Perhaps some wanna-be talent scout tried to sell you headshots from a shopping mall booth. He said it was easy if you give him $1,000.
Maybe your mother spoke endearingly of you at church bake sales, saying you "had talent" after performing the piano recital to an applauding, gray-haired crowd.
My 18-year-old cousin, Glen, was approached in a Riverside, CA, mall by a "talent scout," who told him he has "it." Maybe my little cousin does have it, but no fast-talking, mall junkie scout will be the one who decides. The scout wants Glen's money, not to see him in a movie.
Those two words, and a prayer, are what you really need to become a power celebrity, finds Howard University research. However, there are notable differences between men and women rising up to "star" status. The better brawn the man, the greater his chance of being Tom Cruise's replacement in the top 100 best-known men. The smarter the woman, the greater her chances of replacing Condoleezza Rice, or Brittney Spears. Rosie O'Donnell is smarter than those two women combined.
A positive change for women; gone are those days where platinum blond and a pair of good legs was all she needed to walk into MGM. Here to stay are the feisty broads like O'Donnell. She morphed from a sweet chic in the early 1990s, to outspoken children's advocate in single 2000s. Her image has grown more powerful, and she is one of the most respected women of fame in the United States, according to Howard University. Madonna, known for her outspoken views has even backed down against her dislike for President George W Bush. What made Madonna tight-lipped suddenly?
But the respect earned by O'Donnell is rare, and reserved for those few celebrities who take up a cause outside of their career. Popularity has increased for Susan Sarandon, Ed Asner, and Sean Penn as a result of their denouncing George W Bush's threats against Iraq.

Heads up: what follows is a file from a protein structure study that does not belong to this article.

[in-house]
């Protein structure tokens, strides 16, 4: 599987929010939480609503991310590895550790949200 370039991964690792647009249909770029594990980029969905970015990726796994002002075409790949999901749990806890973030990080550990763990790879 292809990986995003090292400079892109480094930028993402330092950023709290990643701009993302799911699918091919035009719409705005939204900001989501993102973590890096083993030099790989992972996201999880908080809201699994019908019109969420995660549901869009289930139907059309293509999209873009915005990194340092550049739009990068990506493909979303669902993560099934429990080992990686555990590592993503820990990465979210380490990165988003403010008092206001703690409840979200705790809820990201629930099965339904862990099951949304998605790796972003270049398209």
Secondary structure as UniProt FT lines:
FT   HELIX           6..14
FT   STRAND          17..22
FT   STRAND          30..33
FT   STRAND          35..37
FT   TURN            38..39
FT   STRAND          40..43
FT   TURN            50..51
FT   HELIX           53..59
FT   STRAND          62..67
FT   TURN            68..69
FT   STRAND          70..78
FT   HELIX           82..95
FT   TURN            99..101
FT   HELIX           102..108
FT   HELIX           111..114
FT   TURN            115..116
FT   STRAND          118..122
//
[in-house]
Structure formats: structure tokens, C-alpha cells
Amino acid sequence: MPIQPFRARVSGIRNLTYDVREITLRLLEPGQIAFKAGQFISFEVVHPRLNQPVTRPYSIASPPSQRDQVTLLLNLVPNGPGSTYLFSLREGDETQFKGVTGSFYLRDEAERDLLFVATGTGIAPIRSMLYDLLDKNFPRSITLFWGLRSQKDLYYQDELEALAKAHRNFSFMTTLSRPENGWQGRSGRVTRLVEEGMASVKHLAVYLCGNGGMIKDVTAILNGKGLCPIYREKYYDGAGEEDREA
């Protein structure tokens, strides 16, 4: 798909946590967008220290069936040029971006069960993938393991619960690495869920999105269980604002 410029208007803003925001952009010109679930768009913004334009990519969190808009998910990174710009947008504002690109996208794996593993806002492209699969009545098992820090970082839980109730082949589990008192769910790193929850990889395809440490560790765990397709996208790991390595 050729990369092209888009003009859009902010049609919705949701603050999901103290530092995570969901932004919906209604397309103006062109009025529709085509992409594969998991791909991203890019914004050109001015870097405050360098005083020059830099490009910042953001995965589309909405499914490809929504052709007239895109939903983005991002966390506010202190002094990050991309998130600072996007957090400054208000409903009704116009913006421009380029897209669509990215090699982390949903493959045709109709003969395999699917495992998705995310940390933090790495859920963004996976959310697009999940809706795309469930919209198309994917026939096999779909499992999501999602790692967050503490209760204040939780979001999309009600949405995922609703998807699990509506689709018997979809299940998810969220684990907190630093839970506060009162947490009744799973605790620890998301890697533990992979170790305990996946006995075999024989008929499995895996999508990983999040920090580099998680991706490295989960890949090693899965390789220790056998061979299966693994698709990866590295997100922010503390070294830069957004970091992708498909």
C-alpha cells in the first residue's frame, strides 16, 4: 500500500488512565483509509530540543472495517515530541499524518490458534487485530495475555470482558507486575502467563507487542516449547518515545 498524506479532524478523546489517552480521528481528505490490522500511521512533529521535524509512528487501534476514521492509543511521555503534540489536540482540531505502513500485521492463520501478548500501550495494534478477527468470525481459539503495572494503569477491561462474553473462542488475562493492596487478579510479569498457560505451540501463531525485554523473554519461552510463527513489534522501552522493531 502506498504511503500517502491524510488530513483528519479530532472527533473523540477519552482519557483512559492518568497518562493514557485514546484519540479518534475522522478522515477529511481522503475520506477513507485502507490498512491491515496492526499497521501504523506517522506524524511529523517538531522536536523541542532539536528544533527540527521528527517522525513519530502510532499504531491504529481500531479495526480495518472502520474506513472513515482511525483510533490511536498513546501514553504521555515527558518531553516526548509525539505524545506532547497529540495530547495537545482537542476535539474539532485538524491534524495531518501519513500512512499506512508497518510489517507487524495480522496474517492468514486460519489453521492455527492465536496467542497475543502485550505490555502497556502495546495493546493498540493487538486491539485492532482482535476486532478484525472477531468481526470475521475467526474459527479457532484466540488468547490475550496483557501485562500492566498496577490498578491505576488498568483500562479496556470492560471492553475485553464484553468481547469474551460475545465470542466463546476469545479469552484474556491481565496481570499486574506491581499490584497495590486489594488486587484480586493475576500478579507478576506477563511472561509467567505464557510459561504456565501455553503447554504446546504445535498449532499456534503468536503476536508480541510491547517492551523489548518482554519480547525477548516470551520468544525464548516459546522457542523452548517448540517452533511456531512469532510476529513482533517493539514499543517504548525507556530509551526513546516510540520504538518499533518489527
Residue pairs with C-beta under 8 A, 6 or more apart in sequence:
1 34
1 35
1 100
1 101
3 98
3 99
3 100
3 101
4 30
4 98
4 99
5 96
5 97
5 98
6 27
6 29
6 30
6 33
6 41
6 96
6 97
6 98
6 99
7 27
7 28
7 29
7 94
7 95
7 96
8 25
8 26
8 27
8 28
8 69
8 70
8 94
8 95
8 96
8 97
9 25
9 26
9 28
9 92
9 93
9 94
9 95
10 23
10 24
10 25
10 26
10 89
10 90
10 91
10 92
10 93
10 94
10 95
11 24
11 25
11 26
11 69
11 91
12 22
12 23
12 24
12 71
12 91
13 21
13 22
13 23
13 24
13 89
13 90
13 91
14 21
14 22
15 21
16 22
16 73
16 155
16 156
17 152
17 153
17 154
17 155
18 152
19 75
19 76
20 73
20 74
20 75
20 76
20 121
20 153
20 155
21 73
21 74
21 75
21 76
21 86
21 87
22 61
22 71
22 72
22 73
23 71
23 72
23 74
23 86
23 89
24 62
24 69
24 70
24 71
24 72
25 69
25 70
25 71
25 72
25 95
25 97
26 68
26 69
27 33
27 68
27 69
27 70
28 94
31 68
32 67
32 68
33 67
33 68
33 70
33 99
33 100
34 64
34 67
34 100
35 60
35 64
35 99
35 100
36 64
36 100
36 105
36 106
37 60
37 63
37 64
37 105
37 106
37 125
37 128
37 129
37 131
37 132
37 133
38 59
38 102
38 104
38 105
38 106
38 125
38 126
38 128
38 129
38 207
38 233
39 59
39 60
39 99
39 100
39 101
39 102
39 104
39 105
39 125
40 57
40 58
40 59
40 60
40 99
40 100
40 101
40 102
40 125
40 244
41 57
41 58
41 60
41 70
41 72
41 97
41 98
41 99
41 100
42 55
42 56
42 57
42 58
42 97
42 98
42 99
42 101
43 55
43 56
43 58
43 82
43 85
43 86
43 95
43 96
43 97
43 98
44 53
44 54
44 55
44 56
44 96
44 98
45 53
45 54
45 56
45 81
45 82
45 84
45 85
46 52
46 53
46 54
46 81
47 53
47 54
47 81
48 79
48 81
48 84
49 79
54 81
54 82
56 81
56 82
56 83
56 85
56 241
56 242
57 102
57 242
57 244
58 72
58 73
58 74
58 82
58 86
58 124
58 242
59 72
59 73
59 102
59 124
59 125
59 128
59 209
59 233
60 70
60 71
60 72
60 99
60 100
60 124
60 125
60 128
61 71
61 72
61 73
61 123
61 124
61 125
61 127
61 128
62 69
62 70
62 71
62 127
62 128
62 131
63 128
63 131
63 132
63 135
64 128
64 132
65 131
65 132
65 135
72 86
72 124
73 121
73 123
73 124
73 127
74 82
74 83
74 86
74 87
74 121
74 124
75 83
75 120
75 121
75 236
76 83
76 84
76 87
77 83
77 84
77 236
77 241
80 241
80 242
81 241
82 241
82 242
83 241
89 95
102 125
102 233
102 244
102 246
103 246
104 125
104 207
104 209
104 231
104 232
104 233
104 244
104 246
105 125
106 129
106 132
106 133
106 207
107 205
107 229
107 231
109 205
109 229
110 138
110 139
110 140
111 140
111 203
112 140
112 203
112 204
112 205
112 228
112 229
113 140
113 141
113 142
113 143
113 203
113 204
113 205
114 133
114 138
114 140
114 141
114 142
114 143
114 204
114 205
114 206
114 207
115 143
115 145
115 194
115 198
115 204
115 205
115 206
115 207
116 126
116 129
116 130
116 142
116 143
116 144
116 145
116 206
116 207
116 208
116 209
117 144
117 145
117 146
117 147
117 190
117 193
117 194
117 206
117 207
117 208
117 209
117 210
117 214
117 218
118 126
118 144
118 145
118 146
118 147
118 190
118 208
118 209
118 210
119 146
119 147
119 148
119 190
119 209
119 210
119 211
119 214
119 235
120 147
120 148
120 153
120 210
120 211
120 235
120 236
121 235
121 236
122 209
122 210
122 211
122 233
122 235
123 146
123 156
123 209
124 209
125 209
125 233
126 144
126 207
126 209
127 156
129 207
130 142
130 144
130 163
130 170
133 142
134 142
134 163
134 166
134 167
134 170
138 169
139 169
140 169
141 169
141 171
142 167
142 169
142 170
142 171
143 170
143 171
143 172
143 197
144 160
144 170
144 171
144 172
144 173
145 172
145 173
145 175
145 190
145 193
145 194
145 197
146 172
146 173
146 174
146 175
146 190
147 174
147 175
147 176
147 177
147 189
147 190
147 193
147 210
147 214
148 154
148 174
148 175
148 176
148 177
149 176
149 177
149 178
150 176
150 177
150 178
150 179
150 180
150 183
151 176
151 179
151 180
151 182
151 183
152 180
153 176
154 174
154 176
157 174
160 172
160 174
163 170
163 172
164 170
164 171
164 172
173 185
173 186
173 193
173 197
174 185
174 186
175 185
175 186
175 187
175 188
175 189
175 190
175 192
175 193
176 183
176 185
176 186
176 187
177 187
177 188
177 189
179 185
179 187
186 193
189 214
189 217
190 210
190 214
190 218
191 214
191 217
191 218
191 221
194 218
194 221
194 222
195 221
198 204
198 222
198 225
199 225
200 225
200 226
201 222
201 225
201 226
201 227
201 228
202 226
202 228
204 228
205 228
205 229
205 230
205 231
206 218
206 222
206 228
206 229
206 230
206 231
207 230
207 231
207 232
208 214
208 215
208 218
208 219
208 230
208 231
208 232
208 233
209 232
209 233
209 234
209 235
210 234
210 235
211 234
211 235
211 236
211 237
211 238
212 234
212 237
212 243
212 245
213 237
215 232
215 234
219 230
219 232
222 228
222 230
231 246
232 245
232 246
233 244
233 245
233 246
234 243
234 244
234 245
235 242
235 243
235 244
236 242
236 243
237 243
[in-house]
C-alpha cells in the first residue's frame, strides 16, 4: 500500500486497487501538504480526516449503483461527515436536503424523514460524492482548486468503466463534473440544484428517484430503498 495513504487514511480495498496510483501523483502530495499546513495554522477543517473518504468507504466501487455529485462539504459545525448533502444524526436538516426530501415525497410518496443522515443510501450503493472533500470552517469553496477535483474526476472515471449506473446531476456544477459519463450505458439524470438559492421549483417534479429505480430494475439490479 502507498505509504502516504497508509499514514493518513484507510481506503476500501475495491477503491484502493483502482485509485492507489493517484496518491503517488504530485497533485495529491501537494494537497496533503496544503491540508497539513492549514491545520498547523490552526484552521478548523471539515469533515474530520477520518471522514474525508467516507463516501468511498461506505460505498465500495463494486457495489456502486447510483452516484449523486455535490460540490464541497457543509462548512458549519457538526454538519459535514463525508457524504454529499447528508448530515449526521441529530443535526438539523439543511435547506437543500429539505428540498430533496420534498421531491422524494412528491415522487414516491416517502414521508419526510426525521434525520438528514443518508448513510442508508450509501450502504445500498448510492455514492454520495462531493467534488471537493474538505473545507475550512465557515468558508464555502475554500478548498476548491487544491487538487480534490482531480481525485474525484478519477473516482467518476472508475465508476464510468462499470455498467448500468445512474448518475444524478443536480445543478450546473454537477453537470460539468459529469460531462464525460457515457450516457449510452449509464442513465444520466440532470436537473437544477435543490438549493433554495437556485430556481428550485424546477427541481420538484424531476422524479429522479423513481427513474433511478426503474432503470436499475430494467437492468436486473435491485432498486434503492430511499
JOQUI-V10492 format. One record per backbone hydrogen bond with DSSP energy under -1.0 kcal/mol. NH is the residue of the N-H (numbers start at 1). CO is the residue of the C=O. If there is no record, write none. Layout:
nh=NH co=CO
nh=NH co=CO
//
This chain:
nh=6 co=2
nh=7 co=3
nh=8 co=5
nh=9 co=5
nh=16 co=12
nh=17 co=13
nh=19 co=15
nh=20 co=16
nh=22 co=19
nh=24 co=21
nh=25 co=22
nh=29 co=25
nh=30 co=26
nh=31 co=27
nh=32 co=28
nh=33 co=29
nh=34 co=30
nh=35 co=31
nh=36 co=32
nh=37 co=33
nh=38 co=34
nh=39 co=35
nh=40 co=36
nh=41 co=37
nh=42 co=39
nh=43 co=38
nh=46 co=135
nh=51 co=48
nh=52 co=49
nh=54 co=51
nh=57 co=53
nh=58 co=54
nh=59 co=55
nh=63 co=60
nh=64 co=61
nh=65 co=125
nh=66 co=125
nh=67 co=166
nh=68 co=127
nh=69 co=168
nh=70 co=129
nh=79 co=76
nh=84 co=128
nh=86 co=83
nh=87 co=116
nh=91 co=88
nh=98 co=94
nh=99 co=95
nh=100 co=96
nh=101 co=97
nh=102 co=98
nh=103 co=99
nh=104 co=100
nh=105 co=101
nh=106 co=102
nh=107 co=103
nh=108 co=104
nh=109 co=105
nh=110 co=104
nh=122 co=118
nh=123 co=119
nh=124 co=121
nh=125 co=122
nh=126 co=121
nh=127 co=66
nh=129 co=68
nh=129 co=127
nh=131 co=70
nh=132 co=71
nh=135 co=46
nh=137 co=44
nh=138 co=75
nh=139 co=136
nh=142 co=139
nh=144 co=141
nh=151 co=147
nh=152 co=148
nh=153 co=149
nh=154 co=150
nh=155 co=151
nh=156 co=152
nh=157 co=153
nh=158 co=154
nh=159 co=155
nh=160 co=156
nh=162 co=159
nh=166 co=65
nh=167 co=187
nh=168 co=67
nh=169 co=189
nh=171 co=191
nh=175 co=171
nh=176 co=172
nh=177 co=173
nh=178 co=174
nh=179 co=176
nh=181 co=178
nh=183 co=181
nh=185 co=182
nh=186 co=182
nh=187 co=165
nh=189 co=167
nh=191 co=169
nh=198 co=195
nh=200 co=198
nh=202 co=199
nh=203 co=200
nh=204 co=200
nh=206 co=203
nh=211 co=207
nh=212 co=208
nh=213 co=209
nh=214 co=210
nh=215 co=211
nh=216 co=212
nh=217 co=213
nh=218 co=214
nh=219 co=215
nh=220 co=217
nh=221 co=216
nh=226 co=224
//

Rice's old picnic grounds at Stanford University hosted a panel on "What Makes a Celebrity," during their national Think Again seminars in 2002, and agreed that while Hollywood grows more stars than palm trees, the moral quality of today's stars has waned considerably since the more glamorous period of the sliver screen. Unlike the superstars of Paramount, RKO, and Warner Bros, in the 1940s, celebrities today number in the hundreds of thousands, and trouble with substance abuse, spousal abuse, palimony, have quadrupled during the past four decades among what we consider to be the top 200 notable stars of film. Have they just ran out of luck?
There is something greater than looks or luck, that makes a celebrity. The celeb him or herself must desire fame. Not to say people with big egos become famous, actually they become bores. Excessive wealth will also launch you into stardom, especially if you are an attractive egomaniac. Spiced with something called the "mysterious quality," says Mal Fletcher of EDGES, who is no more or less a celebrity than I, we agree someone can indeed become a star with votes. Politicians are more mysterious than Matt Damon or Ben Affleck, and if you ask the elected elite, they believe they are [the] chosen stars. But politicans believe a lot, much of which isn't true. Wealth aids the politician more than looks, luck, or intellect.
In the United States, the average House of Representative campaign ran between $675,000-$850,000 in year 2002, which is more than the starving actor makes. The range topped at $6M for a single campaign, or about the size of Tom Cruise's movie role. Losers spent between $250,000-$350,000 to walk away without a seat or fame. Governor races typically averaged between $5M-$10M. Let us face it, who has enough cash wasting away to bid entry-level politics?
Abraham Lincoln rose to political fame from the ashes of poverty. But that was during another time -- prior to television, prior to colored magazines, prior to anyone's interest in discussing what makes one a celebrity. Perhaps Lincoln today would never make it past his home state. He wasn't attractive or brawny, like Damon or Affleck, and from all accounts did not have an ego; he was in fact shy. Perhaps he was lucky, or perhaps he had star quality.